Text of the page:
Three Centuries and Thousands of Sports Cards Line Up for Heritage Auctions’ Massive July 30-31 Event
Shoeless Joe, Babe Ruth, Jim Thorpe, Michael Jordan and everyone in between is represented in this all-star sale
DALLAS, Texas (July 13, 2020) – Perhaps it’s cliché to say of sports cards that they’re history — art and artifacts — that fits neatly into the palm of your hand. But that doesn’t make it any less true as you browse the nearly 2,200 lots available in Heritage Auctions’ Summer Sports Card Catalog event July 30-31.
The massive sale is a trip through time, a sojourn spanning centuries – from little-seen trading cardboards made in the 1870s to modern-day offerings signed by legends in the making. In between are highly valuable, deeply coveted offerings – many of them, from high-grade singles to shrink-wrapped boxes filled with unknown treasures, fresh to the hobby. All of them feature the titans, greats and men who long ago morphed into mythic figures.
“This auction contains material that spans the full history of our card-collecting hobby, and I suspect that even the most discerning collectors will be able to find something of interest,” said Chris Ivy, Heritage Auctions’ Sports Auctions Director. “I am also especially proud of our team of card experts, who were able to put together such a wonderful catalog while facing unique challenges.”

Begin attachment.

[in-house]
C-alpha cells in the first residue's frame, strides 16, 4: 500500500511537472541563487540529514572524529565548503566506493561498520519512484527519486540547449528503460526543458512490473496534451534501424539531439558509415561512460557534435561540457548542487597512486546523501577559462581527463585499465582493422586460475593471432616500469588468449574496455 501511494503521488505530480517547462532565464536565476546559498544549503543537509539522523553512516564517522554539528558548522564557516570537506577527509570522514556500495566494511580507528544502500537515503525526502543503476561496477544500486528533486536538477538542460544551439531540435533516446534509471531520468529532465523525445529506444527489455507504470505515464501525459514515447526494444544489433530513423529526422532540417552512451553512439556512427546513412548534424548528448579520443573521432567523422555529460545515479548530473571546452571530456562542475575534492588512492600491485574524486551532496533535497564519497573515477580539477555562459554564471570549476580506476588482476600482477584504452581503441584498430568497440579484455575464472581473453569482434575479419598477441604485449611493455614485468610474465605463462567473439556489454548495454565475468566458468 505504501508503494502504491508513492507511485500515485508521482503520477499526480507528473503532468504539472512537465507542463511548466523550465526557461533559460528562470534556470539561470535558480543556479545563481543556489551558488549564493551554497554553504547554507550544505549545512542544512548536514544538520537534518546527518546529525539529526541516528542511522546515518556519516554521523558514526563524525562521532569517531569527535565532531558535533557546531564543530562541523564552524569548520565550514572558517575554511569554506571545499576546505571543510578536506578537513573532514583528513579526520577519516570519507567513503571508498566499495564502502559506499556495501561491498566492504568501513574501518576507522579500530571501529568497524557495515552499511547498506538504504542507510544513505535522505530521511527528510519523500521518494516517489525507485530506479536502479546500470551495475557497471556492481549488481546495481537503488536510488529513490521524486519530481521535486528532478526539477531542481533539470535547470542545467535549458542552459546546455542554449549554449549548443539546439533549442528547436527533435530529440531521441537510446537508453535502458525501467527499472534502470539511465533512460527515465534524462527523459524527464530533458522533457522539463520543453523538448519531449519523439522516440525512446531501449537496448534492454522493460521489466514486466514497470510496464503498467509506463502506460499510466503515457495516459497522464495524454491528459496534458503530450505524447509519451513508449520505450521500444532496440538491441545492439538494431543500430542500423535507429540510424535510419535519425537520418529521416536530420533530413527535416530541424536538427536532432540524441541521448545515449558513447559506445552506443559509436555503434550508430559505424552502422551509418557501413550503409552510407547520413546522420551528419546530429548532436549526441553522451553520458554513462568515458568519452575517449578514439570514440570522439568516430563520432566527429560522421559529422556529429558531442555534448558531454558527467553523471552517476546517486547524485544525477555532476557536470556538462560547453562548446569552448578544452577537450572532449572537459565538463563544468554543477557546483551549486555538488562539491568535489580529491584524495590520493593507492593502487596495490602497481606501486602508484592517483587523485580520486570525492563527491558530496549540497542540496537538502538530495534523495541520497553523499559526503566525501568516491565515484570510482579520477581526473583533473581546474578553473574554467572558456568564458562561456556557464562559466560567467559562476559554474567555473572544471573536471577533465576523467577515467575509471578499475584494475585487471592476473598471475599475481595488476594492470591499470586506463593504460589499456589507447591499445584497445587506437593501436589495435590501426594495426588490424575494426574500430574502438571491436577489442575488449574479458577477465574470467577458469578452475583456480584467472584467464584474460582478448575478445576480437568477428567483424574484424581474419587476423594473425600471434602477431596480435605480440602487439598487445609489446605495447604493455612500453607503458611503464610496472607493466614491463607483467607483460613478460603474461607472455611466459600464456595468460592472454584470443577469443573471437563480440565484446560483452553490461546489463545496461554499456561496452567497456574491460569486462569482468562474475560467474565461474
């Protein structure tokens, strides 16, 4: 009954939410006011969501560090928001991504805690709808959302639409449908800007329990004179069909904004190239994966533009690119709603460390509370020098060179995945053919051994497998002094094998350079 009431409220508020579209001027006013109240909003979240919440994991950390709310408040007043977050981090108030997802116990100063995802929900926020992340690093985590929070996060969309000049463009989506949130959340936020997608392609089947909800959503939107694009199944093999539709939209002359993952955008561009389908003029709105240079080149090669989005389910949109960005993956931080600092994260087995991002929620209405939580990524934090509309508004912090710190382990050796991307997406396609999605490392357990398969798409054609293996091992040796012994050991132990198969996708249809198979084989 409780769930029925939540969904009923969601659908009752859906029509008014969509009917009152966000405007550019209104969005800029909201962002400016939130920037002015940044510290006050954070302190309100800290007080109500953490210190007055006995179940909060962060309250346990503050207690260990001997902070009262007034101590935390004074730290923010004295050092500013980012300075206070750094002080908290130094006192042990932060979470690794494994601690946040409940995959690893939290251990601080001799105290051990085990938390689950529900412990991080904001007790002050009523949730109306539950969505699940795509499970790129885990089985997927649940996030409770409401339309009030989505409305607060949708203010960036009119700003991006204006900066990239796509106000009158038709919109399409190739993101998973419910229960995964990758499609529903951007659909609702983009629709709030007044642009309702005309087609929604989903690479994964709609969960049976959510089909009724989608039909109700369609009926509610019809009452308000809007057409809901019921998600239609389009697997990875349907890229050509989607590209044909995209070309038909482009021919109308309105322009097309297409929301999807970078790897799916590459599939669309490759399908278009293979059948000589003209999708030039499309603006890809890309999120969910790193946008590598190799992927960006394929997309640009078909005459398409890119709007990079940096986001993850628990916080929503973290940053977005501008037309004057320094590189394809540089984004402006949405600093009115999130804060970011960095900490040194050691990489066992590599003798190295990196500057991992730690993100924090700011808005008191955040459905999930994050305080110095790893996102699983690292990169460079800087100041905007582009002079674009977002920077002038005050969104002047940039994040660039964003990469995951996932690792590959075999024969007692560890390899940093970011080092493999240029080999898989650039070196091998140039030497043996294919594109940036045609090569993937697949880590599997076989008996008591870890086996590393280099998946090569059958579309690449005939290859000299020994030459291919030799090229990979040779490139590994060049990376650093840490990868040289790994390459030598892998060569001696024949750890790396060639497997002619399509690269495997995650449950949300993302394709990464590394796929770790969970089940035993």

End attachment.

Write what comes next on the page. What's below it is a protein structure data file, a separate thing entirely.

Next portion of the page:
We begin the journey closer to the modern day only because of the extraordinary nature of this particular offering: the 1986 Fleer Basketball Cards & Stickers Complete Set, with all 143 pieces graded PSA Gem Mint 10. Of course, this is the set best known for card No. 57: Michael Jordan’s official rookie offering, 20 years ago a thousand-dollar card and only a decade ago closer to $12,000 in this condition – far from its six-figure valuation in the days following The Last Dance.
But Jordan is surrounded by greats in this greatest-graded set: Charles Barkley, Magic Johnson, Patrick Ewing, Karl Malone, Julius Erving, Kareem Abdul-Jabbar, Larry Bird, Hakeem Olajuwon, Isiah Thomas, Dominique Wilkins. And on and on. No wonder that with weeks to go before the sale, already the set had crossed over the $110,000 line charging toward its $200,000-and-up estimate.
Of course, there are other Jordans here, too – two dozen offerings in all, ranging from a PSA Gem Mint 10 from the 1986 Fleer set to a 1984-85 Star Co. rookie card graded BGS Mint 9 to an autographed 2012 Fleer Retro Buyback graded PSA NM 7. Something for every Jordan fan, at every price.
Now to The Wayback Machine for another complete set – this one from 1911, featuring all 50 of the T201 Mecca Double Folder baseball cards made that year. This estimable collection holds the very top “Current Finest” spot on the PSA Set Registry, an extraordinary achievement given the fragile paper stock and unique design that gave each card a “flip top” revealing a second player beneath. That means, for instance, you don’t just get Chicago Cubs second baseman Johnny Evers, who’s featured on the card’s front, but also first baseman Frank Chance – two-thirds of one of the most famous infields of all time.